But I think also helping people who are fans of the candidate speak positively in the beginning, sort of like, “Yes, rave about the person you love.” And encourage that: “Wow. This person sounds really awesome.”

Okay. Now let’s talk about some of the weaknesses, like even great people are gonna have these weaknesses, but their fans, their references are gonna wanna be able to brag about them first, so they feel like they’ve kind of checked the box of being a good ally.

One sort of really tactical nugget I heard that was intriguing was I’ve had a hard time sometimes referencing folks that worked at large companies, like I was trying to reference somebody once who worked at Goldman Sachs, and everyone at Goldman had complete—was on complete lockdown. Like, “We cannot violate our policy of ‘We don’t provide reference checks’. We can only confirm employment, etc. etc.”

And that is something you’ll sometimes run into. It’ll be hard to get an official reference check. I like this technique of texting or calling somebody and saying, “Hey, you know, trying to learn more about Jane Doe. You know, please text or call me back if the person’s truly outstanding. No worries if not, you know. If you think this person’s really killer, would love to grab five minutes.”

And then even if they call you back and say, “Hey, I really can’t talk to you because of our policy,” that’s still a good signal. And if they don’t call back or don’t text back, well then they basically told you, in not so many words, that they may not be A-plus.

Reid Hoffman:

Yep. And that’s I think a great technique. And another one of it is kind of the, “If you can’t tell me anything, I’ll presume that it’s so bad that you—you’re on this kind of lockdown because it’s so negative.”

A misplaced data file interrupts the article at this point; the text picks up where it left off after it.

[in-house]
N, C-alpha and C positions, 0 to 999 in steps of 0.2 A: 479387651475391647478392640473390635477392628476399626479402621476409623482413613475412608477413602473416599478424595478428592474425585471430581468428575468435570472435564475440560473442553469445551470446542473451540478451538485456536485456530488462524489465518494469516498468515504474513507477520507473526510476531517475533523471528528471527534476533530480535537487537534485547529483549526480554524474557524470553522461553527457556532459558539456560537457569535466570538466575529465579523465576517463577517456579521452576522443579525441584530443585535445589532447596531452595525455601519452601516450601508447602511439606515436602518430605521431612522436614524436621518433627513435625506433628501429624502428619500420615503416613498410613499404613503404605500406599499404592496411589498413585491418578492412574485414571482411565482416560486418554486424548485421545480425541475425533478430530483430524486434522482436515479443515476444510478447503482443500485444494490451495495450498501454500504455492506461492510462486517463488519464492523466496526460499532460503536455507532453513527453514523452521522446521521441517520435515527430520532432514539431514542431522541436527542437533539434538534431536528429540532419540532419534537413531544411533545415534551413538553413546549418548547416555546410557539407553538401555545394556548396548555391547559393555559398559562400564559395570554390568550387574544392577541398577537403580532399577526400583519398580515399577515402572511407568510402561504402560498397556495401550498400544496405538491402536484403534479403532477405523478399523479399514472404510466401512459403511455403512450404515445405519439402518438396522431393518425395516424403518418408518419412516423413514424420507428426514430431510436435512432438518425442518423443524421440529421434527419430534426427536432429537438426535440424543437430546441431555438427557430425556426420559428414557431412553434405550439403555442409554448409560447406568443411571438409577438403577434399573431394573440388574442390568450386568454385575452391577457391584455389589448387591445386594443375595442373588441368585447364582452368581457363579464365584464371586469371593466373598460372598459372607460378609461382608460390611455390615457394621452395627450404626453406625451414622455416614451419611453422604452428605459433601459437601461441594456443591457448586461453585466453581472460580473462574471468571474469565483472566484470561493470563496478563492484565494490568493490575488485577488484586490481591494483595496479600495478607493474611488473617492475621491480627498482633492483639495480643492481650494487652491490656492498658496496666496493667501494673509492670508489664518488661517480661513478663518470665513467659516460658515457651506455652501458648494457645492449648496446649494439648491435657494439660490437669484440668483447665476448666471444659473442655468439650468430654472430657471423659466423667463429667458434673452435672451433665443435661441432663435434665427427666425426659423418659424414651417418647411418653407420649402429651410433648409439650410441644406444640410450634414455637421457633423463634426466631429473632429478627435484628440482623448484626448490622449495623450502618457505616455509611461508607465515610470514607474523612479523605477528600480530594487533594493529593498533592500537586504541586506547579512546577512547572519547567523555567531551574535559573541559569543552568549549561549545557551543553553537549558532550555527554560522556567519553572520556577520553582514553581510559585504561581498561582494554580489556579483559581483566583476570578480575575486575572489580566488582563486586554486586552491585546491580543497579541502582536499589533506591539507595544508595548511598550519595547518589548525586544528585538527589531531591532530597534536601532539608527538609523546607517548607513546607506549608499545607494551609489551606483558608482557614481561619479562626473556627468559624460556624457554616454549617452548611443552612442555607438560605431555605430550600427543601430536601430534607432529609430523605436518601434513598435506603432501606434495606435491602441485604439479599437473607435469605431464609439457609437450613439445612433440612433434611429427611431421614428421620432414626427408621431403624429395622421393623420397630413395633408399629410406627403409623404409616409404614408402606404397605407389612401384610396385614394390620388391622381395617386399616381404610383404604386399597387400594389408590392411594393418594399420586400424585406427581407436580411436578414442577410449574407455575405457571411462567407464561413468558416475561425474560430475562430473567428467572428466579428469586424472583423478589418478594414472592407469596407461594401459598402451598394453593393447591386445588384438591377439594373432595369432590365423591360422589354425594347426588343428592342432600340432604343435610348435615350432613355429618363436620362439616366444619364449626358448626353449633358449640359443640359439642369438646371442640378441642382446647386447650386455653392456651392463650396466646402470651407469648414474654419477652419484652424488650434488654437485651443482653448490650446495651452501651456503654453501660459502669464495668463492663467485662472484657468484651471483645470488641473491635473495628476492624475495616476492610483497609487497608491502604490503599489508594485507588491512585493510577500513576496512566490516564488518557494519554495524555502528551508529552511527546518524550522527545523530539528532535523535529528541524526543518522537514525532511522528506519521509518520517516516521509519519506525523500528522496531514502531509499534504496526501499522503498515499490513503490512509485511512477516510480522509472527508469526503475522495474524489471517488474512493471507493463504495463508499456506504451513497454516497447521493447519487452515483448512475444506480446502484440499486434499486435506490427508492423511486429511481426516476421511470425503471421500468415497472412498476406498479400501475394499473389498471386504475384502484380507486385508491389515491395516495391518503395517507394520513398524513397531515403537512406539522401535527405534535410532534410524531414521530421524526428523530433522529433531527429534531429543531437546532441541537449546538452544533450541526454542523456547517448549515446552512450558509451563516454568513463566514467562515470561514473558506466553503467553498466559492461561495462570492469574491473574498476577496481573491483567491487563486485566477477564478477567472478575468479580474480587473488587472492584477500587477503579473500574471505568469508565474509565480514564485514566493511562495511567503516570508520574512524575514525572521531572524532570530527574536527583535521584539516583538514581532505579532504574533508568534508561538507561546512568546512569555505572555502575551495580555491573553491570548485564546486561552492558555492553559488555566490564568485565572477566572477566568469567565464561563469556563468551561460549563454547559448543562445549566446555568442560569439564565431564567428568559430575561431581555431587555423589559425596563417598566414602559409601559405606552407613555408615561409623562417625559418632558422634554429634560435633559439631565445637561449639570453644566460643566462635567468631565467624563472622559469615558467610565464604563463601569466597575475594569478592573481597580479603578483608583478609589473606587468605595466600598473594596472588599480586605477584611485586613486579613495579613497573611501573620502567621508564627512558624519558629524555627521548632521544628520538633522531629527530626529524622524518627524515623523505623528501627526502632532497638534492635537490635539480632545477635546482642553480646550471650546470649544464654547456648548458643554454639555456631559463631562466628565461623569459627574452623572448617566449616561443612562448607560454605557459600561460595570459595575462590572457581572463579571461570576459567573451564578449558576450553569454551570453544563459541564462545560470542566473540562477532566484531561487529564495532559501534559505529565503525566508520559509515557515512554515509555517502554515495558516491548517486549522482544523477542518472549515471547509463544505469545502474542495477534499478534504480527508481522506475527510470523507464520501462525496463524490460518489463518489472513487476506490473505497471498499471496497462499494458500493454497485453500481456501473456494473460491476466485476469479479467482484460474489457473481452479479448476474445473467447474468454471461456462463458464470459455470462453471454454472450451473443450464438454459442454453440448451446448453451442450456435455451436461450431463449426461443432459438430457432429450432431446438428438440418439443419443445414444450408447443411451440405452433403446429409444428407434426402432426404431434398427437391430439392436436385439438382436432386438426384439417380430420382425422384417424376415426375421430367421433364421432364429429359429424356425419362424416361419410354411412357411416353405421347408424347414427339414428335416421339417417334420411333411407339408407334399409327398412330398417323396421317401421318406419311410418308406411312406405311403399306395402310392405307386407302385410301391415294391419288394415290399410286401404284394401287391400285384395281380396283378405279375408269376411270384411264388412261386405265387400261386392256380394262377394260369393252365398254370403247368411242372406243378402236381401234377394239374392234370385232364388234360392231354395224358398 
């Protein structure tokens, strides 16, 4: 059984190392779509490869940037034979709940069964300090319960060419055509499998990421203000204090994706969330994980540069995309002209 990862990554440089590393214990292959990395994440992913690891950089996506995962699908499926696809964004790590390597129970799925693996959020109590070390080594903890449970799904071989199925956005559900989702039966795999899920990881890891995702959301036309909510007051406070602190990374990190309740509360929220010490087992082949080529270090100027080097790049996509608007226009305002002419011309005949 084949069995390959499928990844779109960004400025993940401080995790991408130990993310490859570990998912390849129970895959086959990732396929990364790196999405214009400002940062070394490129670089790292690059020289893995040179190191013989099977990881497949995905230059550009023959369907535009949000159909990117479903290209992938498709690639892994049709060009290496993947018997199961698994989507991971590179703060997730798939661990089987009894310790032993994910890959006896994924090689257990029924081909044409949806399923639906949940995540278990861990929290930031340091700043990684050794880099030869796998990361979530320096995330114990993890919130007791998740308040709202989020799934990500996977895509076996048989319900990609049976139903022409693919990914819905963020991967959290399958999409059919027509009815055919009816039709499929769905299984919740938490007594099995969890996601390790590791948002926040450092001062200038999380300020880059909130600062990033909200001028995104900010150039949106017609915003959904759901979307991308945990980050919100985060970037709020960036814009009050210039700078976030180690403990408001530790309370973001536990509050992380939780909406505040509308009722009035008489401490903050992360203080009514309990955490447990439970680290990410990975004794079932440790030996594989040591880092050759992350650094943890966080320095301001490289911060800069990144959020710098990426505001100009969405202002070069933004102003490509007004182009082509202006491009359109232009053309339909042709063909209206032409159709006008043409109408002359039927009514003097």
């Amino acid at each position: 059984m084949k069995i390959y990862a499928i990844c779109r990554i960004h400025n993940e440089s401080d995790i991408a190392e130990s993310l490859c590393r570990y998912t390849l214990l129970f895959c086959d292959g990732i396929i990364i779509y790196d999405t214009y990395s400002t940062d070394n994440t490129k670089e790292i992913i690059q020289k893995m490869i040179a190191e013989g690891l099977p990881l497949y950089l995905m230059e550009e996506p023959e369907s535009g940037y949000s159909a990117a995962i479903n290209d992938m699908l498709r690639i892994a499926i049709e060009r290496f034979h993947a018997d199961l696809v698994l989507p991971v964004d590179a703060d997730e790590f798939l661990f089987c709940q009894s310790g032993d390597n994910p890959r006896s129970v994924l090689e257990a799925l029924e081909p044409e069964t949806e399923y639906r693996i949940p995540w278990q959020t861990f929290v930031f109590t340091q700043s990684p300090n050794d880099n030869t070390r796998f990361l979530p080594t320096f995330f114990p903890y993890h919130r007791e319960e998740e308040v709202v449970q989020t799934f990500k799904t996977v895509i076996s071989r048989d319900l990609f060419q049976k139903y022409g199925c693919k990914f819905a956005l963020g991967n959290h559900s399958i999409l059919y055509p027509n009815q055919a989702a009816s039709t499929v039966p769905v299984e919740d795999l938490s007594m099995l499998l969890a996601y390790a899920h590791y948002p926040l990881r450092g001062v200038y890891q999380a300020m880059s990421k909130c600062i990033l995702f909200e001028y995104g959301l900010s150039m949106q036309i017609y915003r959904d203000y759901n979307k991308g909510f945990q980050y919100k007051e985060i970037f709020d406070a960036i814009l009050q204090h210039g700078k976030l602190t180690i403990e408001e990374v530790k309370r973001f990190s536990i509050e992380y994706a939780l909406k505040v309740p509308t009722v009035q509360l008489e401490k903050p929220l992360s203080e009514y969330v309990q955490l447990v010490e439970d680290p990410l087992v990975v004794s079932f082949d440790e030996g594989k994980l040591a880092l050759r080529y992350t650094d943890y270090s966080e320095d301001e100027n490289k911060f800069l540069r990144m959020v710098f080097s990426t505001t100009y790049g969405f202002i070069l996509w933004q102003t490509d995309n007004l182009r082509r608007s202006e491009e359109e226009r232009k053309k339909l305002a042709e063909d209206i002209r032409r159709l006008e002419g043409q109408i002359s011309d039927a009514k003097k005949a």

Ben Casnocha:


Reid Hoffman:


Ben Casnocha:


Reid Hoffman:

And, frequently people—if they go, “Oh, wait a minute. No, no, the person’s pretty good. Like, look, I can’t really talk about—I have a policy, but the person’s pretty good.”

You can, by going either super positive saying, “Okay, if you’re not gonna talk to me, I’m gonna assume not super positive.” Another one is, “If you’re not gonna talk to me, I’m gonna assume super negative.” And both those things can kind of cause people to at least give some signal.

Ben Casnocha:

Yeah. And sometimes asking people about, you know, tips for how to work—“Hey, I’m gonna start working—I think I’m gonna be working with Reid soon. Any tips on how to best partner with him?”

Sort of framing it as “Give me advice on how to best collaborate” can sometimes access more honest feedback than, “So what do you think of Reid as a human being? What are his strengths and weaknesses?”

Sometimes people clam up to speak poorly about someone who they respect. But if framed in the context of, “Hey, I’m really impressed. Had a lot of great interviews, a lot of great conversations, think it’s probably gonna work out. Would love some of your advice on if I were to work with Reid, how should I best be his partner?”